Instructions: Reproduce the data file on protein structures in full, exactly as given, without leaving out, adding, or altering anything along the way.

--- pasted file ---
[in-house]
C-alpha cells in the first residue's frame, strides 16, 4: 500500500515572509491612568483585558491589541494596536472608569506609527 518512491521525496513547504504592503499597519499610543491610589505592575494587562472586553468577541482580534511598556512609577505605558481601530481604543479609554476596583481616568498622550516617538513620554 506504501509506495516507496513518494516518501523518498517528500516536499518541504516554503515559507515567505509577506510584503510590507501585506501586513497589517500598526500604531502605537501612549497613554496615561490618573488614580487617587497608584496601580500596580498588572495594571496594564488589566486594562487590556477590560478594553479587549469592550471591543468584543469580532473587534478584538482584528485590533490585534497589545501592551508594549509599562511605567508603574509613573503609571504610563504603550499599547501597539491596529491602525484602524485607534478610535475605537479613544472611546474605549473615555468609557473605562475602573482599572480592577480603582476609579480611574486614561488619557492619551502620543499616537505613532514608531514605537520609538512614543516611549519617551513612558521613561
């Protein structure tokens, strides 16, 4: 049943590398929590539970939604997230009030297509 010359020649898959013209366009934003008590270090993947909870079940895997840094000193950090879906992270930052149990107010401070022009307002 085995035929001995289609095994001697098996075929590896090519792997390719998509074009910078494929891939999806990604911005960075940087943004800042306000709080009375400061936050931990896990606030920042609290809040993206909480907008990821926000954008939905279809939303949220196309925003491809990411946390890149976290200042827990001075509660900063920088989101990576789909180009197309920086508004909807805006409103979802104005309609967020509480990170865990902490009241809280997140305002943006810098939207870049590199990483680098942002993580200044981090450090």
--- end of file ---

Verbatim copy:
[in-house]
C-alpha cells in the first residue's frame, strides 16, 4: 500500500515572509491612568483585558491589541494596536472608569506609527 518512491521525496513547504504592503499597519499610543491610589505592575494587562472586553468577541482580534511598556512609577505605558481601530481604543479609554476596583481616568498622550516617538513620554 506504501509506495516507496513518494516518501523518498517528500516536499518541504516554503515559507515567505509577506510584503510590507501585506501586513497589517500598526500604531502605537501612549497613554496615561490618573488614580487617587497608584496601580500596580498588572495594571496594564488589566486594562487590556477590560478594553479587549469592550471591543468584543469580532473587534478584538482584528485590533490585534497589545501592551508594549509599562511605567508603574509613573503609571504610563504603550499599547501597539491596529491602525484602524485607534478610535475605537479613544472611546474605549473615555468609557473605562475602573482599572480592577480603582476609579480611574486614561488619557492619551502620543499616537505613532514608531514605537520609538512614543516611549519617551513612558521613561
């Protein structure tokens, strides 16, 4: 049943590398929590539970939604997230009030297509 010359020649898959013209366009934003008590270090993947909870079940895997840094000193950090879906992270930052149990107010401070022009307002 085995035929001995289609095994001697098996075929590896090519792997390719998509074009910078494929891939999806990604911005960075940087943004800042306000709080009375400061936050931990896990606030920042609290809040993206909480907008990821926000954008939905279809939303949220196309925003491809990411946390890149976290200042827990001075509660900063920088989101990576789909180009197309920086508004909807805006409103979802104005309609967020509480990170865990902490009241809280997140305002943006810098939207870049590199990483680098942002993580200044981090450090």